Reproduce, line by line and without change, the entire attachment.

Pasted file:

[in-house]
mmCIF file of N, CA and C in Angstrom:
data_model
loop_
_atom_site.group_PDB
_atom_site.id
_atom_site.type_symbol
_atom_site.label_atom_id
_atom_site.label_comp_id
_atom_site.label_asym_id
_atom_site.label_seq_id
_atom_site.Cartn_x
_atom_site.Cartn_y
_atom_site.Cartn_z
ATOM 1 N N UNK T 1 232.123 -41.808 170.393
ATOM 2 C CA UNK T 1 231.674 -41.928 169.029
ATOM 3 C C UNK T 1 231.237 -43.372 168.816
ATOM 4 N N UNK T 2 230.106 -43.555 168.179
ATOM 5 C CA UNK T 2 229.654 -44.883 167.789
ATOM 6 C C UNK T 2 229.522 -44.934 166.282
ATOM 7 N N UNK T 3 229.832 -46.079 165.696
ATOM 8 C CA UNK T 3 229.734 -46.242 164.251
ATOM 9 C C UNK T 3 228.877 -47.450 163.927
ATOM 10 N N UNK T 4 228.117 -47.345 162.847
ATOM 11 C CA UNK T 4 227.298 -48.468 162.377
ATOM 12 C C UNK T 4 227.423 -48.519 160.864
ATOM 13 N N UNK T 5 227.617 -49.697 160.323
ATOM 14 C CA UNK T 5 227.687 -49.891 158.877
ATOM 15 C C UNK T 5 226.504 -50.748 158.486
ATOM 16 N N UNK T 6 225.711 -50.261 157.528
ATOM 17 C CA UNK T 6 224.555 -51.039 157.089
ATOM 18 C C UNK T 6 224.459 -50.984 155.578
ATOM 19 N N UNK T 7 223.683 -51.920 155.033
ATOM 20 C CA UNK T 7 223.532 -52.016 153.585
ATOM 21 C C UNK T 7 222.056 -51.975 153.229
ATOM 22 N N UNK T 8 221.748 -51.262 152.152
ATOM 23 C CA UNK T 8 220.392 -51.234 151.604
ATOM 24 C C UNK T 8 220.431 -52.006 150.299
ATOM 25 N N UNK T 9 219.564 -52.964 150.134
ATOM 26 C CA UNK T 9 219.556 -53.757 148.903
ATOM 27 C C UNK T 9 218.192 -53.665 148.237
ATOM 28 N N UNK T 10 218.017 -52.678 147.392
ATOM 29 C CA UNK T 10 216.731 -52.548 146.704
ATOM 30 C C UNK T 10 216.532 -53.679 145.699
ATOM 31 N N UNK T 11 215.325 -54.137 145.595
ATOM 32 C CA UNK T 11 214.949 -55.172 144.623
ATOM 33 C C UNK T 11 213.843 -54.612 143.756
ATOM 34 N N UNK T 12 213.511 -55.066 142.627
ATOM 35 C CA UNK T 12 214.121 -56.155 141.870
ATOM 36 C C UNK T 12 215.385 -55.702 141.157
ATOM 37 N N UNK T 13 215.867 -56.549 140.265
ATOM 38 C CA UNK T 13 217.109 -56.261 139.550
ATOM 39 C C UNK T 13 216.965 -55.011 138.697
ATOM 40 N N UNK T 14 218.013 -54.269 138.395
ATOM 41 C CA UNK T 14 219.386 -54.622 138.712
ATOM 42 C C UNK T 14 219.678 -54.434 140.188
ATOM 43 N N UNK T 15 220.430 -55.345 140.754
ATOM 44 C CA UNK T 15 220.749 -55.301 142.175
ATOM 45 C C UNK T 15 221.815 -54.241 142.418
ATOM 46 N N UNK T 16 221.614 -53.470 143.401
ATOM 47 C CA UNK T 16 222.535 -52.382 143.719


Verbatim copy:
[in-house]
mmCIF file of N, CA and C in Angstrom:
data_model
loop_
_atom_site.group_PDB
_atom_site.id
_atom_site.type_symbol
_atom_site.label_atom_id
_atom_site.label_comp_id
_atom_site.label_asym_id
_atom_site.label_seq_id
_atom_site.Cartn_x
_atom_site.Cartn_y
_atom_site.Cartn_z
ATOM 1 N N UNK T 1 232.123 -41.808 170.393
ATOM 2 C CA UNK T 1 231.674 -41.928 169.029
ATOM 3 C C UNK T 1 231.237 -43.372 168.816
ATOM 4 N N UNK T 2 230.106 -43.555 168.179
ATOM 5 C CA UNK T 2 229.654 -44.883 167.789
ATOM 6 C C UNK T 2 229.522 -44.934 166.282
ATOM 7 N N UNK T 3 229.832 -46.079 165.696
ATOM 8 C CA UNK T 3 229.734 -46.242 164.251
ATOM 9 C C UNK T 3 228.877 -47.450 163.927
ATOM 10 N N UNK T 4 228.117 -47.345 162.847
ATOM 11 C CA UNK T 4 227.298 -48.468 162.377
ATOM 12 C C UNK T 4 227.423 -48.519 160.864
ATOM 13 N N UNK T 5 227.617 -49.697 160.323
ATOM 14 C CA UNK T 5 227.687 -49.891 158.877
ATOM 15 C C UNK T 5 226.504 -50.748 158.486
ATOM 16 N N UNK T 6 225.711 -50.261 157.528
ATOM 17 C CA UNK T 6 224.555 -51.039 157.089
ATOM 18 C C UNK T 6 224.459 -50.984 155.578
ATOM 19 N N UNK T 7 223.683 -51.920 155.033
ATOM 20 C CA UNK T 7 223.532 -52.016 153.585
ATOM 21 C C UNK T 7 222.056 -51.975 153.229
ATOM 22 N N UNK T 8 221.748 -51.262 152.152
ATOM 23 C CA UNK T 8 220.392 -51.234 151.604
ATOM 24 C C UNK T 8 220.431 -52.006 150.299
ATOM 25 N N UNK T 9 219.564 -52.964 150.134
ATOM 26 C CA UNK T 9 219.556 -53.757 148.903
ATOM 27 C C UNK T 9 218.192 -53.665 148.237
ATOM 28 N N UNK T 10 218.017 -52.678 147.392
ATOM 29 C CA UNK T 10 216.731 -52.548 146.704
ATOM 30 C C UNK T 10 216.532 -53.679 145.699
ATOM 31 N N UNK T 11 215.325 -54.137 145.595
ATOM 32 C CA UNK T 11 214.949 -55.172 144.623
ATOM 33 C C UNK T 11 213.843 -54.612 143.756
ATOM 34 N N UNK T 12 213.511 -55.066 142.627
ATOM 35 C CA UNK T 12 214.121 -56.155 141.870
ATOM 36 C C UNK T 12 215.385 -55.702 141.157
ATOM 37 N N UNK T 13 215.867 -56.549 140.265
ATOM 38 C CA UNK T 13 217.109 -56.261 139.550
ATOM 39 C C UNK T 13 216.965 -55.011 138.697
ATOM 40 N N UNK T 14 218.013 -54.269 138.395
ATOM 41 C CA UNK T 14 219.386 -54.622 138.712
ATOM 42 C C UNK T 14 219.678 -54.434 140.188
ATOM 43 N N UNK T 15 220.430 -55.345 140.754
ATOM 44 C CA UNK T 15 220.749 -55.301 142.175
ATOM 45 C C UNK T 15 221.815 -54.241 142.418
ATOM 46 N N UNK T 16 221.614 -53.470 143.401
ATOM 47 C CA UNK T 16 222.535 -52.382 143.719